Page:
Search here

India makes history by becoming the first country to land an unmanned spacecraft on the south pole of the Moon

Time to Read: 3 minute
India makes history by becoming the first country to land an unmanned spacecraft on the south pole of the Moon
India makes history by becoming the first country to land an unmanned spacecraft on the south pole of the Moon
Khushbu Kumari

The Chandrayaan-3 achieved its goal of landing in an area where no space mission had reached until now.

“India is on the moon!”

With these words, Prime Minister Narendra Modi celebrated the fact that his country became the first nation on Wednesday to land an unmanned spacecraft near the south pole of Earth's natural satellite.

The Chandrayaan mission -3 managed to carry a module, which contains a remote-controlled guided vehicle that will travel through this unexplored area of ??the Moon, to search for water-based ice.

This milestone also made India the fourth country to achieve a soft landing on the Moon.

No Limits

As soon as the moon landing was confirmed, Prime Minister Modi addressed the nation and assured the feat achieved by his country is proof that “the sky is not the limit”.

“We can all aspire to go to the Moon and beyond,” said the president in a videoconference from South Africa, where he is participating in the BRICS (Brazil, Russia, India, China and South Africa) summit.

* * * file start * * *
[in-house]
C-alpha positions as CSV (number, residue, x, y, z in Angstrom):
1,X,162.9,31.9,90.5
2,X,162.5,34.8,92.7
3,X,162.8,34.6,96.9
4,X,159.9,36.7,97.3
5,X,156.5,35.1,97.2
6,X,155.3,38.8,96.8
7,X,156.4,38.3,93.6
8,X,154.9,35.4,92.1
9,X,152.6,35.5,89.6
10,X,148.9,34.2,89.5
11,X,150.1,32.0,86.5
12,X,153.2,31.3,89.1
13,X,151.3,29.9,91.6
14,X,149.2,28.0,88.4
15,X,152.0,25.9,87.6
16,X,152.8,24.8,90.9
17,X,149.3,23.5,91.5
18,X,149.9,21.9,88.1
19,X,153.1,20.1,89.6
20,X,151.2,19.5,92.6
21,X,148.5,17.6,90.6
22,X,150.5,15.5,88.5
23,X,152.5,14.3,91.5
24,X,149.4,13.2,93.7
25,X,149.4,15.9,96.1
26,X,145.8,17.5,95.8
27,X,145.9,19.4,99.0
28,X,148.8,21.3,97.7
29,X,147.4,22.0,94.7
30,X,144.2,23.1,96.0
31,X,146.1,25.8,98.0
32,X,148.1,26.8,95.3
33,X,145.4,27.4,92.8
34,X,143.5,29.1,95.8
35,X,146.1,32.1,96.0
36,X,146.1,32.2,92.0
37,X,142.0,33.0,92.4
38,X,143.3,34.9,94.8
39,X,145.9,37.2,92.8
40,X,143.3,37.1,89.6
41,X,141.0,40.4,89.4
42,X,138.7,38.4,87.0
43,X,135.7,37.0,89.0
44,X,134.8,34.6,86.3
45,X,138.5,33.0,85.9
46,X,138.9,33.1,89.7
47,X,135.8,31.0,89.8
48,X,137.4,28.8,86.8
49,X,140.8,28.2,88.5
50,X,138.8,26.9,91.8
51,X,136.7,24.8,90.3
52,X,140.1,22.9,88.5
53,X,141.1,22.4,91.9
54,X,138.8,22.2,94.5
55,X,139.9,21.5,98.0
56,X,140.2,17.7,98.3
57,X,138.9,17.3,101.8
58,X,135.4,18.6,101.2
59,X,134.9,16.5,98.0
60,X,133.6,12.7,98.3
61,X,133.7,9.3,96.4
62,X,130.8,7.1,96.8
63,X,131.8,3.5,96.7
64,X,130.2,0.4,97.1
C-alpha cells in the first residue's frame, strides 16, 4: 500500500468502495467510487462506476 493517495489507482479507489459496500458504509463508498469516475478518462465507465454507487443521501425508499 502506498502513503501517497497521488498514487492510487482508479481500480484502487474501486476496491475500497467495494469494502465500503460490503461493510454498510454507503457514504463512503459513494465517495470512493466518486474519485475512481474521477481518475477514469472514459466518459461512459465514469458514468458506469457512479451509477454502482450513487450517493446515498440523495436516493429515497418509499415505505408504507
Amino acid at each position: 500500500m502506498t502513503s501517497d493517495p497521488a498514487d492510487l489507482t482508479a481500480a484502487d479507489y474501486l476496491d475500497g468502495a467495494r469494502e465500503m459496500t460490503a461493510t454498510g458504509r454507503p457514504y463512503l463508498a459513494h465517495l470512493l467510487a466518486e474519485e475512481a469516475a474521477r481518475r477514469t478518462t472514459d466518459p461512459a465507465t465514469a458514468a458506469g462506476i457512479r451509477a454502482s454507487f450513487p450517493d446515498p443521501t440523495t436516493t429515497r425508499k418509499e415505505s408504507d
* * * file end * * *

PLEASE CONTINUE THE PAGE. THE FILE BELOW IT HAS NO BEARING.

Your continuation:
The Indian mission came days after Russia failed in his attempt to reach the same area, as his Luna-25 vehicle crashed.

This is the second operation of this nature launched by India. In 2019, the Indian Space Research Organization (ISRO) attempted to land another rover at the lunar south pole, but failed.

Promising ground

The Moon's south pole holds particular promise in the search for frozen water. The reason? The huge area remains in permanent shadow, and therefore, scientists believe that there is a possibility that there is water in that area.

Until now, the United States, the extinct Soviet Union and China were the only countries that they had been able to send ships and make soft landings near the Moon's equator. However, none of these three countries had managed to lead successful missions to its South Pole.

Chandrayaan-3 is India's third mission to the Moon and lifted off on July 14 from the Sriharikota space center,

The lander, named Vikram after ISRO founder Vikram Sarabhai, carried inside its womb the 26-kilogram land rover called Pragyaan, which means wisdom in Sanskrit.

A complex operation

As soon as the Vikram touched down on the lunar soil, excitement erupted in the Indian control center. A joy more than justified, because the descent in this area is quite a challenge.

The spacecraft had to land in a “very irregular area, full of craters and rocks,” they explained from ISRO to BBC.

The lander went from a high-speed horizontal position to a vertical position without hiccups. In this phase where the Chandrayaan-2 failed in 2019. The device lost control in the last minutes of the descent, which caused its accident.

Once on the surface and after the dust had settled, the six-wheeled rover rolled out of the lander's belly.

The so- called rover was scheduled to begin circling around the rocks and craters, collecting crucial data and images to send to the lander, which will transmit it to the orbiter for it to send back to Earth.

The rover wheels bear the logo and emblem of ISRO etched so that they leave footprints in the lunar soil during their walk, an official told the BBC.



About | Terms of use | Privacy Policy | Cookie Policy